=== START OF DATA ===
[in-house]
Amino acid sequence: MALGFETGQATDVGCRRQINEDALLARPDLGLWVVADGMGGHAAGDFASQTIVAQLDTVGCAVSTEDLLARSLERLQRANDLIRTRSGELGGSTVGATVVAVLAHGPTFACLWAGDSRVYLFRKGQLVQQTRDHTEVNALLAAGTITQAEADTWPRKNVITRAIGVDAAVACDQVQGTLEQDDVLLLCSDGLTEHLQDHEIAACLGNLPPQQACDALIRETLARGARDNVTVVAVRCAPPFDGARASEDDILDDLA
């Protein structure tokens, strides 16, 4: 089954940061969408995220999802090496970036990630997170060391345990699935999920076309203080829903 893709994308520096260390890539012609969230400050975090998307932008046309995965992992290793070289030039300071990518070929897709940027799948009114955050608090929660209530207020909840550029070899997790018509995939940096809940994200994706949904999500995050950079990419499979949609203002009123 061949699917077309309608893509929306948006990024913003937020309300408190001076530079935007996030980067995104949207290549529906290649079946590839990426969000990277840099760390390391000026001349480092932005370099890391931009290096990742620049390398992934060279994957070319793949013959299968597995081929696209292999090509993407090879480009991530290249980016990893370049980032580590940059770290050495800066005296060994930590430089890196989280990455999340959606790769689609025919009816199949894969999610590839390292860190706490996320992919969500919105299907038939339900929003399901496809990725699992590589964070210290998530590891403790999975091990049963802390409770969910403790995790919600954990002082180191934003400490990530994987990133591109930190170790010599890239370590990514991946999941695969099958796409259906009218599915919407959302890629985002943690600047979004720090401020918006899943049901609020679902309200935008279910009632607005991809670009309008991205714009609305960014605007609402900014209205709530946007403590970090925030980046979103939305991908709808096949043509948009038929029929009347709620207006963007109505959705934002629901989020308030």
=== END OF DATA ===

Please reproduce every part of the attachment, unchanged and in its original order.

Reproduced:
[in-house]
Amino acid sequence: MALGFETGQATDVGCRRQINEDALLARPDLGLWVVADGMGGHAAGDFASQTIVAQLDTVGCAVSTEDLLARSLERLQRANDLIRTRSGELGGSTVGATVVAVLAHGPTFACLWAGDSRVYLFRKGQLVQQTRDHTEVNALLAAGTITQAEADTWPRKNVITRAIGVDAAVACDQVQGTLEQDDVLLLCSDGLTEHLQDHEIAACLGNLPPQQACDALIRETLARGARDNVTVVAVRCAPPFDGARASEDDILDDLA
């Protein structure tokens, strides 16, 4: 089954940061969408995220999802090496970036990630997170060391345990699935999920076309203080829903 893709994308520096260390890539012609969230400050975090998307932008046309995965992992290793070289030039300071990518070929897709940027799948009114955050608090929660209530207020909840550029070899997790018509995939940096809940994200994706949904999500995050950079990419499979949609203002009123 061949699917077309309608893509929306948006990024913003937020309300408190001076530079935007996030980067995104949207290549529906290649079946590839990426969000990277840099760390390391000026001349480092932005370099890391931009290096990742620049390398992934060279994957070319793949013959299968597995081929696209292999090509993407090879480009991530290249980016990893370049980032580590940059770290050495800066005296060994930590430089890196989280990455999340959606790769689609025919009816199949894969999610590839390292860190706490996320992919969500919105299907038939339900929003399901496809990725699992590589964070210290998530590891403790999975091990049963802390409770969910403790995790919600954990002082180191934003400490990530994987990133591109930190170790010599890239370590990514991946999941695969099958796409259906009218599915919407959302890629985002943690600047979004720090401020918006899943049901609020679902309200935008279910009632607005991809670009309008991205714009609305960014605007609402900014209205709530946007403590970090925030980046979103939305991908709808096949043509948009038929029929009347709620207006963007109505959705934002629901989020308030």